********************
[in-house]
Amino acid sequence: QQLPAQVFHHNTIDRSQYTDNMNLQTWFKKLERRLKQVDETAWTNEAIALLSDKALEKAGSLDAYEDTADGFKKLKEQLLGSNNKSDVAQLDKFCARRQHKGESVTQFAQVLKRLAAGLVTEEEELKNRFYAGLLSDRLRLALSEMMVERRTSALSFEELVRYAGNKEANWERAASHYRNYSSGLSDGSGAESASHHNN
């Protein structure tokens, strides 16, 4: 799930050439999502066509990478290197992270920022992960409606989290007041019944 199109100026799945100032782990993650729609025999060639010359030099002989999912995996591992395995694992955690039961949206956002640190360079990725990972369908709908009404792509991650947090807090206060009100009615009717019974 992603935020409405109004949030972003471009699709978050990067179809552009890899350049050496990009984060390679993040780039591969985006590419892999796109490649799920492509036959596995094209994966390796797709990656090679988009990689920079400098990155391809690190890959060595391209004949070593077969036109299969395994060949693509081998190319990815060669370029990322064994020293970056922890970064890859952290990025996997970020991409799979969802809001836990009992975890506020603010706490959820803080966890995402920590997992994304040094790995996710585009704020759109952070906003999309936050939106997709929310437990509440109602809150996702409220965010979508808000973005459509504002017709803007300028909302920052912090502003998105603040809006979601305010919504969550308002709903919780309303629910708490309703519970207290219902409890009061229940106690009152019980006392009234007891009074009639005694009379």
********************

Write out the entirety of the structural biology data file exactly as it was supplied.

[in-house]
Amino acid sequence: QQLPAQVFHHNTIDRSQYTDNMNLQTWFKKLERRLKQVDETAWTNEAIALLSDKALEKAGSLDAYEDTADGFKKLKEQLLGSNNKSDVAQLDKFCARRQHKGESVTQFAQVLKRLAAGLVTEEEELKNRFYAGLLSDRLRLALSEMMVERRTSALSFEELVRYAGNKEANWERAASHYRNYSSGLSDGSGAESASHHNN
């Protein structure tokens, strides 16, 4: 799930050439999502066509990478290197992270920022992960409606989290007041019944 199109100026799945100032782990993650729609025999060639010359030099002989999912995996591992395995694992955690039961949206956002640190360079990725990972369908709908009404792509991650947090807090206060009100009615009717019974 992603935020409405109004949030972003471009699709978050990067179809552009890899350049050496990009984060390679993040780039591969985006590419892999796109490649799920492509036959596995094209994966390796797709990656090679988009990689920079400098990155391809690190890959060595391209004949070593077969036109299969395994060949693509081998190319990815060669370029990322064994020293970056922890970064890859952290990025996997970020991409799979969802809001836990009992975890506020603010706490959820803080966890995402920590997992994304040094790995996710585009704020759109952070906003999309936050939106997709929310437990509440109602809150996702409220965010979508808000973005459509504002017709803007300028909302920052912090502003998105603040809006979601305010919504969550308002709903919780309303629910708490309703519970207290219902409890009061229940106690009152019980006392009234007891009074009639005694009379």